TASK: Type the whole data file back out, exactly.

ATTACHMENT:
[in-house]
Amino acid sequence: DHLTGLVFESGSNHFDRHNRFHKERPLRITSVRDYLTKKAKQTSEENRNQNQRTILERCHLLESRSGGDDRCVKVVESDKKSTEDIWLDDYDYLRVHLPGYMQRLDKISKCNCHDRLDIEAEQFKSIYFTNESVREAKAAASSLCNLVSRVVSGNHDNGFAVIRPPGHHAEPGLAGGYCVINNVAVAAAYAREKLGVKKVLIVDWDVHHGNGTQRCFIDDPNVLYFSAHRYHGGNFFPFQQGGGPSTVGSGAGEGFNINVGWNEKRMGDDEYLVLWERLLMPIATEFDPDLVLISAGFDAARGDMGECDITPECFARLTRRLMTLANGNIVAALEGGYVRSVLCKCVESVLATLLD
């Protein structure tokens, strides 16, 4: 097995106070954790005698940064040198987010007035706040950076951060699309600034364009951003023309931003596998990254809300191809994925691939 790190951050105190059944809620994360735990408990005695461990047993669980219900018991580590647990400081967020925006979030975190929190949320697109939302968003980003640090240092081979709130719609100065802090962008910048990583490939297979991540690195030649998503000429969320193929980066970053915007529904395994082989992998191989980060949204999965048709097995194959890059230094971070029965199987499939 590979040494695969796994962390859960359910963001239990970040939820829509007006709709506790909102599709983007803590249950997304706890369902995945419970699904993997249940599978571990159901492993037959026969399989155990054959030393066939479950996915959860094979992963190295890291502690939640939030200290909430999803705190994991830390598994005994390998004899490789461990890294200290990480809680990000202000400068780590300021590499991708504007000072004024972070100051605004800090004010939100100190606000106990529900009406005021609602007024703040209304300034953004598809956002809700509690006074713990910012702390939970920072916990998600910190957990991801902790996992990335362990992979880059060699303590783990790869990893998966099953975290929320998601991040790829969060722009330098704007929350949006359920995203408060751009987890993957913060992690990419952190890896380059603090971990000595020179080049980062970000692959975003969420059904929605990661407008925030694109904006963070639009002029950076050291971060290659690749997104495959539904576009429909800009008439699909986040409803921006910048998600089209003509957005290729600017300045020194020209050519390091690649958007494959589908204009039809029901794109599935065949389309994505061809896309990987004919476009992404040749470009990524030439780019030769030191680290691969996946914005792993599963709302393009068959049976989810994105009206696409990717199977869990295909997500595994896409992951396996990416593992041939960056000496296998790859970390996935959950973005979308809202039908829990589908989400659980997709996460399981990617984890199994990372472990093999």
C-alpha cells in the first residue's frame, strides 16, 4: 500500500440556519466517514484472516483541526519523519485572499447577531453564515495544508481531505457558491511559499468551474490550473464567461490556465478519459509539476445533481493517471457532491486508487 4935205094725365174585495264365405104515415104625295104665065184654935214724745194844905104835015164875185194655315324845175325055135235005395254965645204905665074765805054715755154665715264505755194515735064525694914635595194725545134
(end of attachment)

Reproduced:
[in-house]
Amino acid sequence: DHLTGLVFESGSNHFDRHNRFHKERPLRITSVRDYLTKKAKQTSEENRNQNQRTILERCHLLESRSGGDDRCVKVVESDKKSTEDIWLDDYDYLRVHLPGYMQRLDKISKCNCHDRLDIEAEQFKSIYFTNESVREAKAAASSLCNLVSRVVSGNHDNGFAVIRPPGHHAEPGLAGGYCVINNVAVAAAYAREKLGVKKVLIVDWDVHHGNGTQRCFIDDPNVLYFSAHRYHGGNFFPFQQGGGPSTVGSGAGEGFNINVGWNEKRMGDDEYLVLWERLLMPIATEFDPDLVLISAGFDAARGDMGECDITPECFARLTRRLMTLANGNIVAALEGGYVRSVLCKCVESVLATLLD
């Protein structure tokens, strides 16, 4: 097995106070954790005698940064040198987010007035706040950076951060699309600034364009951003023309931003596998990254809300191809994925691939 790190951050105190059944809620994360735990408990005695461990047993669980219900018991580590647990400081967020925006979030975190929190949320697109939302968003980003640090240092081979709130719609100065802090962008910048990583490939297979991540690195030649998503000429969320193929980066970053915007529904395994082989992998191989980060949204999965048709097995194959890059230094971070029965199987499939 590979040494695969796994962390859960359910963001239990970040939820829509007006709709506790909102599709983007803590249950997304706890369902995945419970699904993997249940599978571990159901492993037959026969399989155990054959030393066939479950996915959860094979992963190295890291502690939640939030200290909430999803705190994991830390598994005994390998004899490789461990890294200290990480809680990000202000400068780590300021590499991708504007000072004024972070100051605004800090004010939100100190606000106990529900009406005021609602007024703040209304300034953004598809956002809700509690006074713990910012702390939970920072916990998600910190957990991801902790996992990335362990992979880059060699303590783990790869990893998966099953975290929320998601991040790829969060722009330098704007929350949006359920995203408060751009987890993957913060992690990419952190890896380059603090971990000595020179080049980062970000692959975003969420059904929605990661407008925030694109904006963070639009002029950076050291971060290659690749997104495959539904576009429909800009008439699909986040409803921006910048998600089209003509957005290729600017300045020194020209050519390091690649958007494959589908204009039809029901794109599935065949389309994505061809896309990987004919476009992404040749470009990524030439780019030769030191680290691969996946914005792993599963709302393009068959049976989810994105009206696409990717199977869990295909997500595994896409992951396996990416593992041939960056000496296998790859970390996935959950973005979308809202039908829990589908989400659980997709996460399981990617984890199994990372472990093999």
C-alpha cells in the first residue's frame, strides 16, 4: 500500500440556519466517514484472516483541526519523519485572499447577531453564515495544508481531505457558491511559499468551474490550473464567461490556465478519459509539476445533481493517471457532491486508487 4935205094725365174585495264365405104515415104625295104665065184654935214724745194844905104835015164875185194655315324845175325055135235005395254965645204905665074765805054715755154665715264505755194515735064525694914635595194725545134